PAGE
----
1. And nothing is more dangerous than an government agency facing obsolescence.

  15. > All of this could well encourage landlords to just get out of the rental market altogether

    This is not an unintended consequence, but a planned outcome.

    1. How do landlords get out of the rental market? Sell to a different landlord? Now you just have different landlords in the rental market. Seems like a really dumb thing to say.

      1. "How do landlords get out of the rental market?"

        Convert to condos?

        1. I suppose. But who wants to buy an apartment?

          1. Lots of people do. Mostly better off people, though, I would imagine.

          2. An apartment you buy is called a "condominium".

      2. That's just what the proponents of rent control say. They assume landlords are locked into the property and have no choice but to rent at whatever rates the politicians decide. It's like the myth that minimum wage hikes won't cause prices to rise. Hah!

        What happens is landlords on the margin get out of the rental business all together. If they can sell their rental properties they can. In extreme cases they will just abandon the properties. A friend in Berkeley took his entire boarding house off the rental market. A dozen rooms for rent that he will never rent again. Paying property taxes on unused rentals is cheaper in the long term than renting them out in a place like Berkeley.

        Then the city slowly builds up its own stable of property, run by a housing authority. So the private rental market shrinks and you end up with rental shortages.

        San Francisco has a rental shortage right now. Across the bay in Berkeley they have a rental shortage. And Saint Paul has one too that they just voted to make worse.

        1. There's always the New York solution of just letting the properties deteriorate until they're abandoned, and then collecting the insurance when they accidentally catch fire.


    2. Exactly. The middle class road to financial independence is very commonly real estate/rental property. Elites don't want that pathway to exist. They need the proles to stay proles.

  16. This is ridiculous. Why everyone knows that developers build housing projects mainly for the fun and to incur debt to write off on their taxes. These are the evil rich people that need to be taxed more. (Do I have this right?)

    1. Close.

  17. Rent control should have been killed by the Supreme Court when it reared it's ugly head.
    Fuck Joe Biden.
    Fuck the Supreme Court.

    1. can't erase image of Kagan & Sotomayor rolling around together on the floor thanks.

      1. They were reviewing each others legal briefs.

    2. Rent control should have been killed by the Supreme Court when it reared it's ugly head.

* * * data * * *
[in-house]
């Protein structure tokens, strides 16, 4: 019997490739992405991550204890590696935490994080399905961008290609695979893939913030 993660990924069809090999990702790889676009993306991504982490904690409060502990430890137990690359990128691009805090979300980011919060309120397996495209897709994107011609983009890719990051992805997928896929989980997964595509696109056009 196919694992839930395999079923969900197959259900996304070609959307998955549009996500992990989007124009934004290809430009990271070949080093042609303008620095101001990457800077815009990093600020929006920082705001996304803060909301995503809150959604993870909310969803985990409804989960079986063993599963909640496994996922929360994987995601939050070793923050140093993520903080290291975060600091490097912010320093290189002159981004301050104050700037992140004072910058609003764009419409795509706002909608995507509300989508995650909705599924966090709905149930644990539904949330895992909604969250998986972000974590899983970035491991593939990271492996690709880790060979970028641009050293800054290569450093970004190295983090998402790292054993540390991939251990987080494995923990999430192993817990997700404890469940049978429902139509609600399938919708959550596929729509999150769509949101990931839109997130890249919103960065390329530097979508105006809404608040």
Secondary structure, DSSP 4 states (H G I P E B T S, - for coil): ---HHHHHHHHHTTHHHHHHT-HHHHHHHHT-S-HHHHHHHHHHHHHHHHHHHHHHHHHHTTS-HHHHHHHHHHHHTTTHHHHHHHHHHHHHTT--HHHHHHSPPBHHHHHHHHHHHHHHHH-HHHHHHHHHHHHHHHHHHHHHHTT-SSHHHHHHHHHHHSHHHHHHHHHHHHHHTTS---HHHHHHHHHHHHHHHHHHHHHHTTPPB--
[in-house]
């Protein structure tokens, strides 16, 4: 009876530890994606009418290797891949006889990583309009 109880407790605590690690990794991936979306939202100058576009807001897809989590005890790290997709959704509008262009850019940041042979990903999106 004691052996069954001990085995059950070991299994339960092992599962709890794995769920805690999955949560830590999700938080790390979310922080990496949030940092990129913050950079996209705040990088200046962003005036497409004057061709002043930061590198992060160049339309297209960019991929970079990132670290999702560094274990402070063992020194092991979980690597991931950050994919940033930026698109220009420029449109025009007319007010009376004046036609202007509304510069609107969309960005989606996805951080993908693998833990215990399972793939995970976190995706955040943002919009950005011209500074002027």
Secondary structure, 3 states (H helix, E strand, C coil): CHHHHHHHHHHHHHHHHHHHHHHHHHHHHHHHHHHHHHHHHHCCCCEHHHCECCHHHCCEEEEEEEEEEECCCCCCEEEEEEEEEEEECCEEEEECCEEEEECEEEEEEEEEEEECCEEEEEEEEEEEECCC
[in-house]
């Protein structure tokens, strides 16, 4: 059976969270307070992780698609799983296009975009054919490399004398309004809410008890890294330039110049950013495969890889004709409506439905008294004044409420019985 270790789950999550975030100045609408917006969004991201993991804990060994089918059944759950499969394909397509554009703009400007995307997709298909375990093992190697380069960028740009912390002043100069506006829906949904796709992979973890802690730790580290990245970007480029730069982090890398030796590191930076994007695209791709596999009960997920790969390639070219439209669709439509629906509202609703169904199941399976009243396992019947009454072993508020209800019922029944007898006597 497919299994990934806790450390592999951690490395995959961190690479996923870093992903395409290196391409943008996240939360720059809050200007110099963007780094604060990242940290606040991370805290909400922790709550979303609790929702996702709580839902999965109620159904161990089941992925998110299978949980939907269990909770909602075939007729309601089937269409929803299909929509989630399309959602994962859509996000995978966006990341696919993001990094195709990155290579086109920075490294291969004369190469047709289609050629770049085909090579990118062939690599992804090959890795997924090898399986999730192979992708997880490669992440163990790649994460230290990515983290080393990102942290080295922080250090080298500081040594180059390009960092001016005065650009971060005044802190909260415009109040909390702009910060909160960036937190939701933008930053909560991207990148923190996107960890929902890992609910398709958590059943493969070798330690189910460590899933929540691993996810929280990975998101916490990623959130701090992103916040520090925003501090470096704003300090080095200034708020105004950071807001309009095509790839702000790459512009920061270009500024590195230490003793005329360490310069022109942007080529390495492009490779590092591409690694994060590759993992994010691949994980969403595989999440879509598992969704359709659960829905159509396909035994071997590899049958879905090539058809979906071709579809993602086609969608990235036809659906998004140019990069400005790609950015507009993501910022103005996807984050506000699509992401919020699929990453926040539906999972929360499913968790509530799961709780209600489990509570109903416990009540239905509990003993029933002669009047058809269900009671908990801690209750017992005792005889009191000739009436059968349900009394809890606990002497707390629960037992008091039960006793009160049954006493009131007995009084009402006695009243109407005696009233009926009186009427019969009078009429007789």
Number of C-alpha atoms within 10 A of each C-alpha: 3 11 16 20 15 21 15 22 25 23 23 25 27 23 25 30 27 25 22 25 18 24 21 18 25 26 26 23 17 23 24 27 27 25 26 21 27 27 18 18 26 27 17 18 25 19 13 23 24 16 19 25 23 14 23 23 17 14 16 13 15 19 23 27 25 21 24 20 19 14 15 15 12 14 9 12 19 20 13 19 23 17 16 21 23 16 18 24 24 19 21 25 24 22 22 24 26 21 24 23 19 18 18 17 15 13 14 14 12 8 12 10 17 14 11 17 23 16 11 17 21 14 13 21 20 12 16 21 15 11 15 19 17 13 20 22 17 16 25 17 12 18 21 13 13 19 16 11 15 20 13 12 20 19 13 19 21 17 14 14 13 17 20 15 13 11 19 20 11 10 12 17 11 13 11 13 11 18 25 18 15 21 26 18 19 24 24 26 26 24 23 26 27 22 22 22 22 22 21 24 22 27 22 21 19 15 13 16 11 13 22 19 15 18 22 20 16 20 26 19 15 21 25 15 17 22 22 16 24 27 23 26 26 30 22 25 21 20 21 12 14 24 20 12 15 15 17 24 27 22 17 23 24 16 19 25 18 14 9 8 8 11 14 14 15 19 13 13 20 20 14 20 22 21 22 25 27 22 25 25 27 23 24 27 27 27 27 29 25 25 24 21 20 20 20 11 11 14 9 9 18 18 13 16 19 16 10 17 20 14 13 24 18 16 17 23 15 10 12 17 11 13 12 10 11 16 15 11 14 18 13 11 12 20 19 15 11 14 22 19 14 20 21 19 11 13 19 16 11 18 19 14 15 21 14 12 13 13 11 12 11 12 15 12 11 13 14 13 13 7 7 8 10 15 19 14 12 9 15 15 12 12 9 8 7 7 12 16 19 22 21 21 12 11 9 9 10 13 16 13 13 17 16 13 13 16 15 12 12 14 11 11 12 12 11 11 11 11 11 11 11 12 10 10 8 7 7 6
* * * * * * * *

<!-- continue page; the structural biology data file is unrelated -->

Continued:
It showed up in the midst of world war two, when FDR was getting away with shit like locking up innocent people for their race.


  18. I just bought a house in St. Paul. I had no idea this moronic law was on the ballot. Now the city is screwed.

    There are over 50% renters in St. Paul. That is because there are multiple colleges and universities in town. So selling to owner-occupiers ain't gonna happen. 3% raises just keeps up with inflation. So no capital improvements will ever occur again, in any rental property. In ten years, we will see the place deteriorating. In 20 years, we will be wondering why St. Paul is looking so much like Detroit.

    1. not with this regime, inflation is at 6%

      1. You're so optimistic. Gosh.

      2. Brandon just stated “In order to stop inflation, we need to distribute the 5 trillion in the budget reconciliation bill”. That’s some serious delusional central planning going on.

        1. Flooding the economy with spending will stop inflation.

  19. Who could have foreseen that limiting how much people can charge for a product would limit the supply of that product? Are we all supposed to be economists or something?

  20. All Rent Control laws are unconstitutional. Setting a maximum price you can charge for something you own is theft

    It is also none of your god damned business what price a buyer and a seller chooses to agree on

    1. Not unconstitutional. The US Constitution does not apply to the states except for the basic rights enumerated (or recognized) by the courts. Meaning state governments can do a whole bunch of things the Federal government cannot. Such as economic restrictions. Shit like banning taco trucks or requiring licenses to braid hair or... rent control.

      1. Is it not a taking, and therefore incorporated under the 5th Amendment?,_Burlington_%26_Quincy_Railroad_Co._v._City_of_Chicago

  21. "This is known as 'bad luck.'"

  22. This is why California is smarter than Minnesota. CA established a task force to hold local politicians accountable for housing, consequences for localities that do not densify and approve projects. It’s smart to wait until after housing is privately built to force state mandates or rent control.

  23. I have no way of guessing. What is the other side of this? How can anyone think that "rent control" is an appropriate and constitutionally permissible government action?

    1. Renters outnumber landlords by a wide margin.

      1. And now renters will outnumber rooms for rent by a wide margin.

        1. Excellent response! The commies will still double down on stupid, though.

  24. Get rid of rent control only when zoning laws end..And not before!

  25. “The first lesson of economics is scarcity: there is never enough of anything to fully satisfy all those who want it. The first lesson of politics is to disregard the first lesson of economics.”--Thomas Sowell

  26. "Rent control" has been tried in every geographic location and under every form of government across 5,000 years of recorded history. The result is ALWAYS the same - a scarcity of housing, and HIGHER real housing costs.

    You can't fix stupid.

Please to post comments

Comments are closed.